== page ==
The jobs report also brought a change in how markets react to news involving monetary policy. A strong employment reading led many to believe that tapering was most likely to be announced at September's Federal Reserve meeting.
That sent yields spiraling higher and equities followed suit. That was contradictory to previous weeks when the markets were still under the curtain of Fed stimulus, which led to equity selloffs on good news on fear the Fed would cut its lifeline sooner than investors hoped.
For weeks now, markets have expected that central bank stimulus is finite. That has led traders to focus more on fundamentals than on artificial inflation created by the Fed. Positive news for the labor market indicates a stronger economy, which is bullish for risk assets.
The first chart below is of iShares Barclays 1-3 Year Treasury Bond over iShares Barclays 20+ Year Treasury Bond . This pair represents the Treasury yield curve. When the pair rises, it represents long-term yields rising faster than short-term yields, thus a steepening of the curve.
The pair shows a steady uptrend starting in mid-May, around the time Fed Chairman Ben Bernanke hinted at an end to quantitative easing.
On Friday, the pair spiked considerably higher as employment data all but confirmed to investors that the Fed will begin to slow down its bond purchases in September. As predictions become more concrete, the curve will continue to steepen toward multiyear highs.
The next chart is of Guggenheim S&P 500 Equal Weight over SPDR S&P 500 . This pair represents market breadth.
As the pair moves higher, it indicates that a majority of the stocks in the index are participating in the move as well. Moves higher are bullish for risk assets. The pair recently broke upward as economic data confirmed an improving environment.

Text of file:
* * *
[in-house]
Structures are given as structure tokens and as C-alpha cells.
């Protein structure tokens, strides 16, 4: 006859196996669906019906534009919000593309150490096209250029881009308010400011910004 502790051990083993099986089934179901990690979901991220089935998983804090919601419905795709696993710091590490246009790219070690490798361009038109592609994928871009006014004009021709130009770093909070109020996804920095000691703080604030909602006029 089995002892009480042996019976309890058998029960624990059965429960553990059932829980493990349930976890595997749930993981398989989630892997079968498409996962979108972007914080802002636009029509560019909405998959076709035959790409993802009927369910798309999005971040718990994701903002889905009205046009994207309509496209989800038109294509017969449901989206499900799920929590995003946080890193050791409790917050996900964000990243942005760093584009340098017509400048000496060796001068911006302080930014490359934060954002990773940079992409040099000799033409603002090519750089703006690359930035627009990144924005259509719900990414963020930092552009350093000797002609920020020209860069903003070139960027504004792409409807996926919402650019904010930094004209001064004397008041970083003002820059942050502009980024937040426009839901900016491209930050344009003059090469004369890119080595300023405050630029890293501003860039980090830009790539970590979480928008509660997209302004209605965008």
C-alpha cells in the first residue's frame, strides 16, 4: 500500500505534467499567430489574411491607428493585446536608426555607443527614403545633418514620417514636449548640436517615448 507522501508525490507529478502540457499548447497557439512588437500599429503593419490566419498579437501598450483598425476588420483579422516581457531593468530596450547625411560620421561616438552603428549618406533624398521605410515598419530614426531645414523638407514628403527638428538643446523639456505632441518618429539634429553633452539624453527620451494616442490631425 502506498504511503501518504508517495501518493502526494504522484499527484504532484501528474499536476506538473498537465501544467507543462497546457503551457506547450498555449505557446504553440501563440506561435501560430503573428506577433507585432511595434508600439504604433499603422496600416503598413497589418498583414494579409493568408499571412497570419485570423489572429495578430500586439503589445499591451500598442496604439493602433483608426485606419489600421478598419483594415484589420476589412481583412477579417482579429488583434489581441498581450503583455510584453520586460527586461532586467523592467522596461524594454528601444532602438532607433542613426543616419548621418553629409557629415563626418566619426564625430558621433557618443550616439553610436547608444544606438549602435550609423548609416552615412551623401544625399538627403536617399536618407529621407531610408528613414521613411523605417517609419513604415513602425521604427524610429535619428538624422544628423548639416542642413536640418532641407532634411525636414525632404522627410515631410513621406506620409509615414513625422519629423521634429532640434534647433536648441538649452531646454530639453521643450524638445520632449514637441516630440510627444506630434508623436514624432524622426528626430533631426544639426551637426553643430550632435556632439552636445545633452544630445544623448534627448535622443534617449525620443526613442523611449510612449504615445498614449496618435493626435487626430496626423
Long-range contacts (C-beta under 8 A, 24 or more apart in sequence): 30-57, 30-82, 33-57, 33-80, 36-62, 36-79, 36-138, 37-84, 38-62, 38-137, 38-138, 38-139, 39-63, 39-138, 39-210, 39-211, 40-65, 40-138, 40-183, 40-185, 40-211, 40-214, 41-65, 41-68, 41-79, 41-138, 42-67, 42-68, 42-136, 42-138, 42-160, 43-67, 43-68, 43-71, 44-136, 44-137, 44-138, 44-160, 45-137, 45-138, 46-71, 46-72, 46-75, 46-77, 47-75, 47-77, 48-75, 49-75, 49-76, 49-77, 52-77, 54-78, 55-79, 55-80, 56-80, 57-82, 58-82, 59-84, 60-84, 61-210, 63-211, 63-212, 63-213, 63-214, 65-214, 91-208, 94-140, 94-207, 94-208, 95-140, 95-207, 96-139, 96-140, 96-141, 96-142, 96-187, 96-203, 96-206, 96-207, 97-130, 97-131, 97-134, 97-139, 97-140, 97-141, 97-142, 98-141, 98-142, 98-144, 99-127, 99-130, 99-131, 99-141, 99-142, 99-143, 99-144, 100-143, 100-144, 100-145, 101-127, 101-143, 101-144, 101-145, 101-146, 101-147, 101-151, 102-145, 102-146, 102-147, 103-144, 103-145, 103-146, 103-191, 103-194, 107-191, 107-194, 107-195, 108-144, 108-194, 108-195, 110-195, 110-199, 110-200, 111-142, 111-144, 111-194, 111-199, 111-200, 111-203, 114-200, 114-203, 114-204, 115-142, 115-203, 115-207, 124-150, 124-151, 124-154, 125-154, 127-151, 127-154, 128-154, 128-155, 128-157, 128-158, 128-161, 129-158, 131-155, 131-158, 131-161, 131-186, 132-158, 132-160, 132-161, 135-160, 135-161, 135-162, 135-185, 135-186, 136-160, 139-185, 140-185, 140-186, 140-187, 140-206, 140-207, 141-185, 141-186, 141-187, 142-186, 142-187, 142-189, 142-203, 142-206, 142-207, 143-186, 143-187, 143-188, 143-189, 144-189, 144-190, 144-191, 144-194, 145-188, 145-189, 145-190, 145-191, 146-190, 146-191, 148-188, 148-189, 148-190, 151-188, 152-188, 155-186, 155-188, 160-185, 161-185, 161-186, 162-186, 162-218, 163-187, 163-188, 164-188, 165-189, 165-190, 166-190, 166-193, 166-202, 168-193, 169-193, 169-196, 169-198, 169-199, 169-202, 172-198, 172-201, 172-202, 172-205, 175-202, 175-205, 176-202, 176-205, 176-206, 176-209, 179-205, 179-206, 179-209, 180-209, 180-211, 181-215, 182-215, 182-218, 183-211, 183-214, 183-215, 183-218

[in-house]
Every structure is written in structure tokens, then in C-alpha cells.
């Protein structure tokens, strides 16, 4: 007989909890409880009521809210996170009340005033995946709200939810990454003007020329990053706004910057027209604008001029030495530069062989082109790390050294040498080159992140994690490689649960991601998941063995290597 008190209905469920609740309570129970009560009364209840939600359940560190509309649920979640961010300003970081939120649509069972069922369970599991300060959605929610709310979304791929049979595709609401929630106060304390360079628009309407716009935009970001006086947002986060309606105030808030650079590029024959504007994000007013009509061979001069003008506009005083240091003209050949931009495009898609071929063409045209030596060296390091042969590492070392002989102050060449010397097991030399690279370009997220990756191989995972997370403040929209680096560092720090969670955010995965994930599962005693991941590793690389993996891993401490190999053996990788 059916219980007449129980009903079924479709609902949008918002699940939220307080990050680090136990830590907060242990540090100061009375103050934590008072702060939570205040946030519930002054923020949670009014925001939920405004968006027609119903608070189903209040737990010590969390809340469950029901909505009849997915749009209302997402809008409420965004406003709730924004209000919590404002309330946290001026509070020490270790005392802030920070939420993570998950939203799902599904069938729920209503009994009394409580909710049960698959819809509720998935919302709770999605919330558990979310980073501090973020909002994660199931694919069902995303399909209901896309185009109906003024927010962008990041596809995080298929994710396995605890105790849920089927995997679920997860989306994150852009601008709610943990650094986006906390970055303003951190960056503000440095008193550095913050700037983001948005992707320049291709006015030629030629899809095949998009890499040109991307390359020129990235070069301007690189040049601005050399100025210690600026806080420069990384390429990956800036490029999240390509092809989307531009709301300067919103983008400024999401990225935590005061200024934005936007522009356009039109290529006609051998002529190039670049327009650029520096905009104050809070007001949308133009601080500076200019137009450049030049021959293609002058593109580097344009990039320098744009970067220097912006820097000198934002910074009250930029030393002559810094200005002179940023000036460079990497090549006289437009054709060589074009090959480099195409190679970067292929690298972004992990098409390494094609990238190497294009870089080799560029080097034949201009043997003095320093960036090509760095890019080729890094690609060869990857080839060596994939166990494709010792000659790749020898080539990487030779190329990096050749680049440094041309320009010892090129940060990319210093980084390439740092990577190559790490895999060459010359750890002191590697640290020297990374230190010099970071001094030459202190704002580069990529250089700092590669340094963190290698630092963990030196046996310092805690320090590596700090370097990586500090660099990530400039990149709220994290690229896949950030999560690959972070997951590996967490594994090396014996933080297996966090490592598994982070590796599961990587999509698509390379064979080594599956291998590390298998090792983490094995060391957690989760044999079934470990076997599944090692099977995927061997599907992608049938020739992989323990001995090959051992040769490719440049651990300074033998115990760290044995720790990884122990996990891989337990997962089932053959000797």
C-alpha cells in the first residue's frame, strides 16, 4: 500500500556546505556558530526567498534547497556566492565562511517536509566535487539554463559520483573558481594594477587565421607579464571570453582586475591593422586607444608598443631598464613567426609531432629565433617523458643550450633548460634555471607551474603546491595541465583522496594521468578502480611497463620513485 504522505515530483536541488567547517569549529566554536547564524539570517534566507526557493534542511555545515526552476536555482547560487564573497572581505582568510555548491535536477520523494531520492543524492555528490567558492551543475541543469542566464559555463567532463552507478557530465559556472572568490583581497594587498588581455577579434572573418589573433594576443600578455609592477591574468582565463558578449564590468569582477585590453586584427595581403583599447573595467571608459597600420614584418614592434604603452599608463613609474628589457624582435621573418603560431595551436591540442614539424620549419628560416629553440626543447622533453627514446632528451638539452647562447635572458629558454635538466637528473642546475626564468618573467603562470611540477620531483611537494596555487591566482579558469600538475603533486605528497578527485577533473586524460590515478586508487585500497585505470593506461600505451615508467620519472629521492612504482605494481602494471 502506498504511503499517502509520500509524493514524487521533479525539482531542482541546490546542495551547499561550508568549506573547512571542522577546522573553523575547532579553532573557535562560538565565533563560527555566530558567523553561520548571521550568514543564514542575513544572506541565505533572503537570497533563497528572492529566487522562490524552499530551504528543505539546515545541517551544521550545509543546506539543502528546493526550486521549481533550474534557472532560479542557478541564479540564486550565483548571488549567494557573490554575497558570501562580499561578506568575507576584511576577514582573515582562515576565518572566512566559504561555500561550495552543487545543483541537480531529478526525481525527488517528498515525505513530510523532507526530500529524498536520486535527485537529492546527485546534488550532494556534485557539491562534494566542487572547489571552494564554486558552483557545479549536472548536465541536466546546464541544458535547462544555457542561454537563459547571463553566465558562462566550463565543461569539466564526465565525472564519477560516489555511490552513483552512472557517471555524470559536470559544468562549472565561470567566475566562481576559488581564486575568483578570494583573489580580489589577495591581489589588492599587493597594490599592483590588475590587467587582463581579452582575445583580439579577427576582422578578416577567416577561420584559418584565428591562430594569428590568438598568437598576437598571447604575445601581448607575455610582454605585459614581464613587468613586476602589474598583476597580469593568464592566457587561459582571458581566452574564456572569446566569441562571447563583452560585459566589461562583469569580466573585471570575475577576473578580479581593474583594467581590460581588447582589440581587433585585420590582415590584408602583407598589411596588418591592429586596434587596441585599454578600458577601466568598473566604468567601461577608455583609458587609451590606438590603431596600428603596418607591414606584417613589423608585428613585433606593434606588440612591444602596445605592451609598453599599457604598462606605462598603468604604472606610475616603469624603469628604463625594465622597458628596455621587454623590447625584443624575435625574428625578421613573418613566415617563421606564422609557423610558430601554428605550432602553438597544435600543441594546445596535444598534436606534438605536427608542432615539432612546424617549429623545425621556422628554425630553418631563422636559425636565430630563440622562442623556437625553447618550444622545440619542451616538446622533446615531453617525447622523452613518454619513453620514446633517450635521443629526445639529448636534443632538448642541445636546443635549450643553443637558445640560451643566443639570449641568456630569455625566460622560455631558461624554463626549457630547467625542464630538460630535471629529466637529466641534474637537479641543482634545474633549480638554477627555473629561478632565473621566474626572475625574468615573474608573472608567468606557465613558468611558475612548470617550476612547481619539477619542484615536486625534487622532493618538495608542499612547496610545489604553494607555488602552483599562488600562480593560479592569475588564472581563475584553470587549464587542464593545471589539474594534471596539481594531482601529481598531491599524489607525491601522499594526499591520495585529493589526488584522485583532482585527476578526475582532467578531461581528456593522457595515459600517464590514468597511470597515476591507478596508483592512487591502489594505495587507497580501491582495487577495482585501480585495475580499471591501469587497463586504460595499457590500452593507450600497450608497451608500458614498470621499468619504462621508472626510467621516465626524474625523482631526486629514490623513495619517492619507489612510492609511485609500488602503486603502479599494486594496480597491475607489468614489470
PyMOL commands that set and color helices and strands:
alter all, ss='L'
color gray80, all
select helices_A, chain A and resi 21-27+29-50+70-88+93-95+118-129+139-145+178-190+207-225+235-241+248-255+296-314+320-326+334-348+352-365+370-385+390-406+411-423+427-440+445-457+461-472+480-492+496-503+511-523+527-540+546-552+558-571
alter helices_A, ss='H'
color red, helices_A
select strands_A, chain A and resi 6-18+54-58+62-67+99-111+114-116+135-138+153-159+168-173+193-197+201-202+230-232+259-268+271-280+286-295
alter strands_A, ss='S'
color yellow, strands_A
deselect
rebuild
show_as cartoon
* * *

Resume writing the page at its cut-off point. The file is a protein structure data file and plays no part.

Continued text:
The final charts show the U.S. unemployment rate on top and civilian labor force participation rate on bottom. The charts begin in January 2000 and continue to the present.
The unemployment rate has slowly fallen since the peak of the financial crisis in early 2009. Many point to people leaving the labor force. While some people are retiring, many are just discouraged. Many workers have given up looking for a job because of the lack of prospects.
The participation rate resides near decade lows, and a considerable improvement is a must. More workers in the job market will cause the unemployment rate to increase, but the real statistic to look at is job growth and an improving employment picture.
As more jobs are created, consumers will bring back growth to the tepid economy.
At the time of publication the author had no position in any of the stocks mentioned.
This article is commentary by an independent contributor, separate from TheStreet's regular news coverage.